When a sea turtle in southern Florida is reported sick, the call usually goes to the Turtle Hospital in Marathon Key. Some ailing turtles are so enormous that the turtle ambulance is summoned along with hospital staff to hoist and transport the critter. The Marathon hospital, officially, the Hidden Harbor Maritime Environmental Project, Inc., is staffed largely by volunteers with pro-bono help from veterinarians. Most of the turtles cared for here for are loggerheads or green sea turtles with an occasional Kemp’s or Olive Ridley checking in.
The ninety-minute tour includes a walk through the very impressive hospital that includes an operating room complete with a system to anesthetize turtles, IV lines (put into the neck) and “recovery rooms” i.e., small, water-filled pens for post-op turtles.
Sea turtles suffer serious shell damage from boats as well as intestinal impactions caused by ingesting plastic bags, balloons, fishing lines and hooks. Some turtles need flipper amputations because they became entangled on a rope or line and many undergo surgery to remove viral tumors that affect more than half of all sea turtles.Turtle meds are carefully stored. (Fridge picture below.)
Fully recovered turtles are released back into the wild amid much cheering, tagged with a microchip and metal tag for further study. Those who will never be well enough to make it on their own stay permanently, swimming in the pool of the motel adjacent to and now part of the hospital (when we visited, there were thirteen permanent residents.) Each turtle tank has a card with the occupant’s name, date of admission, medical problem, diet and other notations. According to our guide, there are usually twenty to forty turtles in some stage of rehab as well as a hatching or two that ‘works’ by visiting schools and participating in educational outreach. The tour includes a look at a glass case of items confiscated by U.S. Customs of items made of tortoiseshell (now illegal as these turtles are a protected species), and cans of turtle meat (also illegal.)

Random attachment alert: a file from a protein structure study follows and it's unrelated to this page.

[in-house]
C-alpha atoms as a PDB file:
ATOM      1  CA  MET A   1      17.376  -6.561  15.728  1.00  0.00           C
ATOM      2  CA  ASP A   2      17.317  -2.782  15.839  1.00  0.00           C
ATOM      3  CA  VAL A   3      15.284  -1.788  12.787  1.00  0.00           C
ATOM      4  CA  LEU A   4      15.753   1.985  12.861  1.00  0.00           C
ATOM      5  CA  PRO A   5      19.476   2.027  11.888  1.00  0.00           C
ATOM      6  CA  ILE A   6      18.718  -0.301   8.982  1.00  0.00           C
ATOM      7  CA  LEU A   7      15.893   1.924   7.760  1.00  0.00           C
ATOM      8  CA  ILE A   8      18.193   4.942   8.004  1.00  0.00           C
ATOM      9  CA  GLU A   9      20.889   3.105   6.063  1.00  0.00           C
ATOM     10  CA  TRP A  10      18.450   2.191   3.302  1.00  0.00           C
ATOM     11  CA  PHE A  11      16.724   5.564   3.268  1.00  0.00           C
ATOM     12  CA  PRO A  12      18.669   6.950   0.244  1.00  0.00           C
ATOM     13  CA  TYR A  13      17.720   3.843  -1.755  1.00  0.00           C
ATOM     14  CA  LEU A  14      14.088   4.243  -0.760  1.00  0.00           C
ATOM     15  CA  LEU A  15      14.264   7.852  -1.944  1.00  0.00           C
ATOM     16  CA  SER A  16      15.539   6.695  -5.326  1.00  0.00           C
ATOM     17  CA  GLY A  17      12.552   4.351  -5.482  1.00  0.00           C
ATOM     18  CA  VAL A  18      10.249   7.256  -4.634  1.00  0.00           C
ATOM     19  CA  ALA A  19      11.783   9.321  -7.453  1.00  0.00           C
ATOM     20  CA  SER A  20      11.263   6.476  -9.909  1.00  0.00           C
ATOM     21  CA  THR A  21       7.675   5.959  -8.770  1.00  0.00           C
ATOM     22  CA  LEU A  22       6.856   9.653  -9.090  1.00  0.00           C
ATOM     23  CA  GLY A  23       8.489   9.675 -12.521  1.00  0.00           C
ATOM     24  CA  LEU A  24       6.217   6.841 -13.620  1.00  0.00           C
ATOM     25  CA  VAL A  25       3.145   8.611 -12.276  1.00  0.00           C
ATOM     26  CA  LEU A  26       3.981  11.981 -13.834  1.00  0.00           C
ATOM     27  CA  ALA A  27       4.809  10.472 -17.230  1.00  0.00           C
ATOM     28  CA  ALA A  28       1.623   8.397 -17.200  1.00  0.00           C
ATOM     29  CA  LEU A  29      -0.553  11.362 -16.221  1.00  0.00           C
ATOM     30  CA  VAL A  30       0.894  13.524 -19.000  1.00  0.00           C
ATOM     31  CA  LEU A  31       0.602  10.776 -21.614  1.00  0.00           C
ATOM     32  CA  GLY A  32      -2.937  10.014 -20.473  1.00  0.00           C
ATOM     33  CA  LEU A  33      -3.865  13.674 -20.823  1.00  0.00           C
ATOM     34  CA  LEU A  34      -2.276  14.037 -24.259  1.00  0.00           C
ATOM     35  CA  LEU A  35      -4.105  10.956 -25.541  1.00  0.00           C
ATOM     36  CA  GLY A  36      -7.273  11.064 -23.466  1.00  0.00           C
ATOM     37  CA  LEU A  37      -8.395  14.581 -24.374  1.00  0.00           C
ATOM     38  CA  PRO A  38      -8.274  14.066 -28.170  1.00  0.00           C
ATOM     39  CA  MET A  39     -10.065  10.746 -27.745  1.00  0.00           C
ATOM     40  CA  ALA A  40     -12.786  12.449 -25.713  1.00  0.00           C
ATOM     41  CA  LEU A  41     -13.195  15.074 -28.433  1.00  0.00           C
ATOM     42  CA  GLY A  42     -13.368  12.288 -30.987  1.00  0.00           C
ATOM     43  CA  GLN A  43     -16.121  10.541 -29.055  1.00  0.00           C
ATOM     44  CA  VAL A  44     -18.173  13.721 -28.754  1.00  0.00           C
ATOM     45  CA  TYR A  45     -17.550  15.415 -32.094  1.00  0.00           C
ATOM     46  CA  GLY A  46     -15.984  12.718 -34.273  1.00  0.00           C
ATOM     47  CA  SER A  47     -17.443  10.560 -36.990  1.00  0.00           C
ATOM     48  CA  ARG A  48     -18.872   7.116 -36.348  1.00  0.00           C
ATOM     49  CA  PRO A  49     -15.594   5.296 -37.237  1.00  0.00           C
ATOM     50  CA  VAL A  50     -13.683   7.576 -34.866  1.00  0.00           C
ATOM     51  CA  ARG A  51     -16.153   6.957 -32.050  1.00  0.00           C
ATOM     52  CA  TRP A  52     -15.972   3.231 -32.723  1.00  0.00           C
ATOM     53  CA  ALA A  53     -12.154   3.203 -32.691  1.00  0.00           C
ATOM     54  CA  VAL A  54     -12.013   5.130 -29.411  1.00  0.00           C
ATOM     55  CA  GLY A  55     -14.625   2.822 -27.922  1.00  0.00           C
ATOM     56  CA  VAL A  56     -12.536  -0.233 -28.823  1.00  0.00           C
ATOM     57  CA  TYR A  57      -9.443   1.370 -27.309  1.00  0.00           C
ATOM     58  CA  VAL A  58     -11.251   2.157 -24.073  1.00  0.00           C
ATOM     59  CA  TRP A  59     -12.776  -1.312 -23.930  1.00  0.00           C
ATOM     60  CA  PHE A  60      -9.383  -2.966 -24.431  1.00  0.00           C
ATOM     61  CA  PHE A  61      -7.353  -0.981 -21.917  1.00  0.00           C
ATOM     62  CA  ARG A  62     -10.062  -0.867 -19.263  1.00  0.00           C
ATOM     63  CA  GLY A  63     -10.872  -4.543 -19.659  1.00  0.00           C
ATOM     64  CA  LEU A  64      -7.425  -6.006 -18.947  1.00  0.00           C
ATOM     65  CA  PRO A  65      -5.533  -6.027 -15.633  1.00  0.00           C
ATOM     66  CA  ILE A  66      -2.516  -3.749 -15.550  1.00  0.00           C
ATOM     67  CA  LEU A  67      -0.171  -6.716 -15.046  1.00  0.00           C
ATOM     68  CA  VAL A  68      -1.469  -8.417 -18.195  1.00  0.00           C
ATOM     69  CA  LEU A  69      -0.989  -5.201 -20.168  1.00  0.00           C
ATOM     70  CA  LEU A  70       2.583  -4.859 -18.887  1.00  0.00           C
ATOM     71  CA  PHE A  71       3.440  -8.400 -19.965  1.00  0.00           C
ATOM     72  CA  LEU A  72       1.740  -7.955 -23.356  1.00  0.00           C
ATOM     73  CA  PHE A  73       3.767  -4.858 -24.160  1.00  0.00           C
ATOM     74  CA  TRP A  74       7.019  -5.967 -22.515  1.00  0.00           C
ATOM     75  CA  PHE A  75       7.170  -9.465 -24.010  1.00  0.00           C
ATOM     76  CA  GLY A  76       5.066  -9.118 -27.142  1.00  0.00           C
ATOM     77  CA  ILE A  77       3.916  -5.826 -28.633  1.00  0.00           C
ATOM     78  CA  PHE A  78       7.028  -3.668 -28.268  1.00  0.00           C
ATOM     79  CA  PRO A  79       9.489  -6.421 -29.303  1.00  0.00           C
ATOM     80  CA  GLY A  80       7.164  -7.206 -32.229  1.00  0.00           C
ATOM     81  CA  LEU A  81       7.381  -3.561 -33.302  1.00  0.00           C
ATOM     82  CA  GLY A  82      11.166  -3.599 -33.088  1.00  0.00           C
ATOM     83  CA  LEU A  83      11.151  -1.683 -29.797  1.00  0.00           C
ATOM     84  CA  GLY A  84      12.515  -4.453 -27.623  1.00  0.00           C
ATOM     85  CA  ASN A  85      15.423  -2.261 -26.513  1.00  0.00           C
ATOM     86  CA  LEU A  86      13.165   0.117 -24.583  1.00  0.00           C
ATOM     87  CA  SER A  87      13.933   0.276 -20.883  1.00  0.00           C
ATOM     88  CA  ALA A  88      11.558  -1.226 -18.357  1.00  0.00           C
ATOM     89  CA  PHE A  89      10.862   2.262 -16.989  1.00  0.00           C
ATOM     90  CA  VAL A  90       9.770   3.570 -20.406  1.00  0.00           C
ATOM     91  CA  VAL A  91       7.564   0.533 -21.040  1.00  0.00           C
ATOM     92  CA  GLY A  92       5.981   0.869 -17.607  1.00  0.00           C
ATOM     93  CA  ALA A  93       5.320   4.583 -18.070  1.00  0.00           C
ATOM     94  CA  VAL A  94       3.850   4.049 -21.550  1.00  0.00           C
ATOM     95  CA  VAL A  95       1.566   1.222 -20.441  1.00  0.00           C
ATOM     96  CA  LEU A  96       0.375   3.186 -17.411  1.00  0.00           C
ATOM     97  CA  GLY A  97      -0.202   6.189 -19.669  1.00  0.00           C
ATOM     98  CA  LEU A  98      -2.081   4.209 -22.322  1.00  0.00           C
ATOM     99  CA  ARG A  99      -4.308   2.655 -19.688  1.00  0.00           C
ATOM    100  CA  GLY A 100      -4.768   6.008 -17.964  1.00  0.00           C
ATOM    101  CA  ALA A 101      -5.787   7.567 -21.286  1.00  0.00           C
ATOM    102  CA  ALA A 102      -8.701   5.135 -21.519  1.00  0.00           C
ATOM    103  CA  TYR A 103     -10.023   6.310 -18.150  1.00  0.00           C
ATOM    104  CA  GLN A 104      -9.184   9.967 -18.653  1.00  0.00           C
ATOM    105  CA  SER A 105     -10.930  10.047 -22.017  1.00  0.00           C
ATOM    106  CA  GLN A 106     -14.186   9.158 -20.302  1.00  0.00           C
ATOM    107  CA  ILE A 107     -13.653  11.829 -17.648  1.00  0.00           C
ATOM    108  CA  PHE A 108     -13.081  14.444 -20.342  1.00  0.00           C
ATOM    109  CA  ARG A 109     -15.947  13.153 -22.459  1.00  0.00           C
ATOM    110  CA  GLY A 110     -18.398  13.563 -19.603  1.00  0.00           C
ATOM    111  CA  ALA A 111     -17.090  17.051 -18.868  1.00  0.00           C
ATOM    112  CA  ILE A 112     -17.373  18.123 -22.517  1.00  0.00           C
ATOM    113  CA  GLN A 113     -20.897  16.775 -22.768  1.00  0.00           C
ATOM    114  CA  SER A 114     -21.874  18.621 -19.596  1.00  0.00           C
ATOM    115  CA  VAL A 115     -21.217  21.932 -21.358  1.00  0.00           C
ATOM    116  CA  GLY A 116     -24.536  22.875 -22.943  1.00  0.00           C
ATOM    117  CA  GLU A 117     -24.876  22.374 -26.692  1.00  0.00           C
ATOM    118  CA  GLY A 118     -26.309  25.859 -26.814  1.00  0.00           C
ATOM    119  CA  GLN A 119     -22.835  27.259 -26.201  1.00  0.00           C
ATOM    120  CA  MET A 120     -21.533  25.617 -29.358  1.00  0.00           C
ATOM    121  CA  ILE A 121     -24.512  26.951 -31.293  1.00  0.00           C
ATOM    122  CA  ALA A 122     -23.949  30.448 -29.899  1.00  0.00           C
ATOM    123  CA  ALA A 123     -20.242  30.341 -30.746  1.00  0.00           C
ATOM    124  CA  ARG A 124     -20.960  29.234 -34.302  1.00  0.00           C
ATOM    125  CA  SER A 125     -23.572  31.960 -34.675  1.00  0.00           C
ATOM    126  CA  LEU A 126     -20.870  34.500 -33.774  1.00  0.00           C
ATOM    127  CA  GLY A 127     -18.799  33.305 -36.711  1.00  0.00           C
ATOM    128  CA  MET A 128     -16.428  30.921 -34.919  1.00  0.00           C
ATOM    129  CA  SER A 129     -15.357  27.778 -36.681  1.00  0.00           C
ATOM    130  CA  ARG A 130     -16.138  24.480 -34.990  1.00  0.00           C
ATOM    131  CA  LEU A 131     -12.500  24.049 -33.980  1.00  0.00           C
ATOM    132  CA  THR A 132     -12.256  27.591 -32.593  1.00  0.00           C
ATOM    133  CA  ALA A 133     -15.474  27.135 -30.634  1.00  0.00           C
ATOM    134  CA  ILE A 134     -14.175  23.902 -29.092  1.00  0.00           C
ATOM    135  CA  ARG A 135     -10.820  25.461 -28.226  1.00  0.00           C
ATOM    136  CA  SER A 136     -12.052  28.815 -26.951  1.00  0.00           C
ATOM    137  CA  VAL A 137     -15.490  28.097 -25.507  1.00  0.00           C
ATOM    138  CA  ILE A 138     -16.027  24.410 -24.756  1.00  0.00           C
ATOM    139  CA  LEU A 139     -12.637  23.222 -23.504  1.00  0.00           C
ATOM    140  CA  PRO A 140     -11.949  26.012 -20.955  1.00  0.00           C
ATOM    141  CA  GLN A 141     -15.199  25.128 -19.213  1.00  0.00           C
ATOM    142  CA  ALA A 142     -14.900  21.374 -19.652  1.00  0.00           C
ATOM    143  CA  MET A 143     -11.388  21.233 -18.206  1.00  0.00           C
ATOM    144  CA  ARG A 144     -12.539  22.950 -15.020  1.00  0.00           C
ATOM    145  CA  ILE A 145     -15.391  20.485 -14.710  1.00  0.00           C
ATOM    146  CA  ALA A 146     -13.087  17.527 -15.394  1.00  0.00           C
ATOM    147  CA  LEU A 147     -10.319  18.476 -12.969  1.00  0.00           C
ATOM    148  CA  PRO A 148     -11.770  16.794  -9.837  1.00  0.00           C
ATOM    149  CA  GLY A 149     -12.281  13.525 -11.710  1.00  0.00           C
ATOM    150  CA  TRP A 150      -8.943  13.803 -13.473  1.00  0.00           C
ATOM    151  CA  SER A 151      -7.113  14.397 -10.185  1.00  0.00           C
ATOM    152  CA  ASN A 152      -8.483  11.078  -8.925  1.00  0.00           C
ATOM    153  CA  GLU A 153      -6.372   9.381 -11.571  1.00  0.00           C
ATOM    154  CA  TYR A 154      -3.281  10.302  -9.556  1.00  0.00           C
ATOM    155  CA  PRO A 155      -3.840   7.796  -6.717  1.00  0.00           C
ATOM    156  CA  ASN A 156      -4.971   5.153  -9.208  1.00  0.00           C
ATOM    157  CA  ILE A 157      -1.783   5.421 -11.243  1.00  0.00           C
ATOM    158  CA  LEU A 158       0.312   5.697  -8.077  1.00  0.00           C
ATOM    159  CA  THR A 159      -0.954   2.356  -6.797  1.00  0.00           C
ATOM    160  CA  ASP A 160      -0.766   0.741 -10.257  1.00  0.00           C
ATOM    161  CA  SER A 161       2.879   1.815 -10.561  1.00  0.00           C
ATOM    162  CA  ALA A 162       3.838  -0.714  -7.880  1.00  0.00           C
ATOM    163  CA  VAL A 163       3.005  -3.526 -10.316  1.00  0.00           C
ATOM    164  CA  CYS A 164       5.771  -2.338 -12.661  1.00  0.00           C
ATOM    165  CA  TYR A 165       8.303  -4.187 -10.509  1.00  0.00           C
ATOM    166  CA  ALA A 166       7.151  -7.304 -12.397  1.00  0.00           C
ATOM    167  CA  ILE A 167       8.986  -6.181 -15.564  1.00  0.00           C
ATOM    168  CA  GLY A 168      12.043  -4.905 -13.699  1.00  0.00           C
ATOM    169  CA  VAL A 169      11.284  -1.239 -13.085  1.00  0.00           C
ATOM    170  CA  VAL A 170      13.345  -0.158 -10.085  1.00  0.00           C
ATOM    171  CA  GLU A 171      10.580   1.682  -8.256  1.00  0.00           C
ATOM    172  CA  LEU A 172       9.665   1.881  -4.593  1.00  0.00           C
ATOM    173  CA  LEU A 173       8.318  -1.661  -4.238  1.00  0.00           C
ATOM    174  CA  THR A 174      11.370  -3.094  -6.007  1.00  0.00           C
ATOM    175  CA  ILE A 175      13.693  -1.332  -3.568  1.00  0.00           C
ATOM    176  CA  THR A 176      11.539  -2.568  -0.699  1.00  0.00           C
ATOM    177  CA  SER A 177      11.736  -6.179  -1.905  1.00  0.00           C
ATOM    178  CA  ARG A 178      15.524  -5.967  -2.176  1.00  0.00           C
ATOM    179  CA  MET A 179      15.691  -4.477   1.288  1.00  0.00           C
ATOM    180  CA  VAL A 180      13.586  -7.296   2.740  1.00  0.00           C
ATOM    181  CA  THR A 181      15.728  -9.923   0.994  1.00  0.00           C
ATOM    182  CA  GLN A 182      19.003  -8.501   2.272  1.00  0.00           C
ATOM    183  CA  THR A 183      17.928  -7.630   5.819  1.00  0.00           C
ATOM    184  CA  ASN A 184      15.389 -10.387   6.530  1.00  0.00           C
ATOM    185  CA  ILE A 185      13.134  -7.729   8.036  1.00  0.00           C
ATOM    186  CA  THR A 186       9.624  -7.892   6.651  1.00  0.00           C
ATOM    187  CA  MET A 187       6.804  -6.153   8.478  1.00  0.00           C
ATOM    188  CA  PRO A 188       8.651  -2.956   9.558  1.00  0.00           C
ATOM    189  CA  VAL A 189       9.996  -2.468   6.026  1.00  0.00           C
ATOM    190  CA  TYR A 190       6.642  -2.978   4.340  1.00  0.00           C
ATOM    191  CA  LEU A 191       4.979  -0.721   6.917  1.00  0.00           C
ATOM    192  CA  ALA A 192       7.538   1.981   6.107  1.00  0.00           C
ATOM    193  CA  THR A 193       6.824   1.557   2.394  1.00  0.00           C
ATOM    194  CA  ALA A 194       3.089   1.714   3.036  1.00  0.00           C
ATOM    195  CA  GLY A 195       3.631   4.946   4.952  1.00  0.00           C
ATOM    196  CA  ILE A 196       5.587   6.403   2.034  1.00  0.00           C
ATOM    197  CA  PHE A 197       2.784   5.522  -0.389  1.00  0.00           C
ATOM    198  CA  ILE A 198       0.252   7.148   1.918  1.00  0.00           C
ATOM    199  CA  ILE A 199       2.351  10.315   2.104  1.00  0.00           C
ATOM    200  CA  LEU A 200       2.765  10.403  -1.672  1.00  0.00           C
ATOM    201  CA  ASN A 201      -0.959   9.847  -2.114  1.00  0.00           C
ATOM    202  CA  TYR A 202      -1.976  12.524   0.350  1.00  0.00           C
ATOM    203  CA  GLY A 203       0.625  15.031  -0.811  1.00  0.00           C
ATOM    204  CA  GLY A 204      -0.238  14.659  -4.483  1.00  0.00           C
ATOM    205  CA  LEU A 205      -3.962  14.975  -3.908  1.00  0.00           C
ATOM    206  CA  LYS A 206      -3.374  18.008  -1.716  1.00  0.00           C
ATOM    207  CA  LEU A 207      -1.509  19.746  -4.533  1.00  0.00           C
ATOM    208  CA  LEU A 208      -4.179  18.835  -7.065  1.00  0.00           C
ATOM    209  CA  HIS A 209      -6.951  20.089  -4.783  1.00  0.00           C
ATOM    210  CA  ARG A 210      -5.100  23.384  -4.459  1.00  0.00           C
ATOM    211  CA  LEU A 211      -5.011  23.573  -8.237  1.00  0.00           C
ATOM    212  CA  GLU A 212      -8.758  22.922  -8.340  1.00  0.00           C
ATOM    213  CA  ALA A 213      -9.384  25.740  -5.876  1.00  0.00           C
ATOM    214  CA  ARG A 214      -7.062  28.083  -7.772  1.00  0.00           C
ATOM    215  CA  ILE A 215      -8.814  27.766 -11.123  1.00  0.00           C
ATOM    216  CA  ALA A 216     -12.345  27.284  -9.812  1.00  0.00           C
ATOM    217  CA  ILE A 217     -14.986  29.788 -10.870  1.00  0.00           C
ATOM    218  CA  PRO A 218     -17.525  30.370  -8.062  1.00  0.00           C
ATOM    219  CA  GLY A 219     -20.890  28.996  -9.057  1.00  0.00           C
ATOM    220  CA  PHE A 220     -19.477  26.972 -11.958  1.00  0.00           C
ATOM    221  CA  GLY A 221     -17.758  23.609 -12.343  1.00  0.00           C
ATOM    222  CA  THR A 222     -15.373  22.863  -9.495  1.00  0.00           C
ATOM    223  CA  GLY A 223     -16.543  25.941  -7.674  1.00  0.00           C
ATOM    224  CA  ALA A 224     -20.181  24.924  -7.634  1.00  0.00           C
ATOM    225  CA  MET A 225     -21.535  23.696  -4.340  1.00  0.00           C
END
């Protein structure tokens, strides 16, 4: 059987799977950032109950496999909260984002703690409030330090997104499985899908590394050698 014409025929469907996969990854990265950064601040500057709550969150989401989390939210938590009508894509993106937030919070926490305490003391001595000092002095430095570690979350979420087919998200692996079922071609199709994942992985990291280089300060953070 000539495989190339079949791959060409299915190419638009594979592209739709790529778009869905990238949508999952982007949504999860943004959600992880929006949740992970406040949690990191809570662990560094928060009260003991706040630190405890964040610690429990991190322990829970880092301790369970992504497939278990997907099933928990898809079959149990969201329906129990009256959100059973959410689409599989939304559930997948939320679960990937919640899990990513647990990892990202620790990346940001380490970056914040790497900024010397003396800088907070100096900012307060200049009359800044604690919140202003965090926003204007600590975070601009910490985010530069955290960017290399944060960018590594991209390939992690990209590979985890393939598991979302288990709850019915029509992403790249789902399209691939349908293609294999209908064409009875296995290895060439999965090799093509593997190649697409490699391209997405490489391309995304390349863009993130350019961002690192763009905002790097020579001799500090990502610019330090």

No turtles for breakfast but a great local restaurant, Harriet’s, that’s deservedly been in business for thirty-five years. Harriette’s biscuits are as big as a large man’s hand–incredibly fluffy and addictive.
Instead of a biscuit recipe (or one for mock-turtle soup), here’s one for grilled shrimp that can be eaten as is or served over pasta like linguine.
Grilled Marinated Shrimp
1 cup olive oil
1/4 cup chopped fresh parsley
1 lemon, juiced
2 tablespoons hot pepper sauce
3 cloves garlic, minced
1 tablespoon tomato paste
2 teaspoons dried oregano
1 teaspoon salt
1 teaspoon ground black pepper
2 pounds large shrimp, peeled and deveined with tails attached
skewers (Note: you can easily use metal skewers and do this in the broiler–result will be very similar.)
In a mixing bowl, mix together olive oil, parsley, lemon juice, hot sauce, garlic, tomato paste, oregano, salt, and black pepper. Reserve a small amount for basting later. Pour remaining marinade into a large resealable plastic bag with shrimp. Seal, and marinate in the refrigerator for 2 hours.
Preheat grill for medium-low heat. Thread shrimp onto skewers, piercing once near the tail and once near the head. Discard marinade.
Lightly oil grill grate. Cook shrimp for 5 minutes per side, or until opaque, basting frequently with reserved marinade.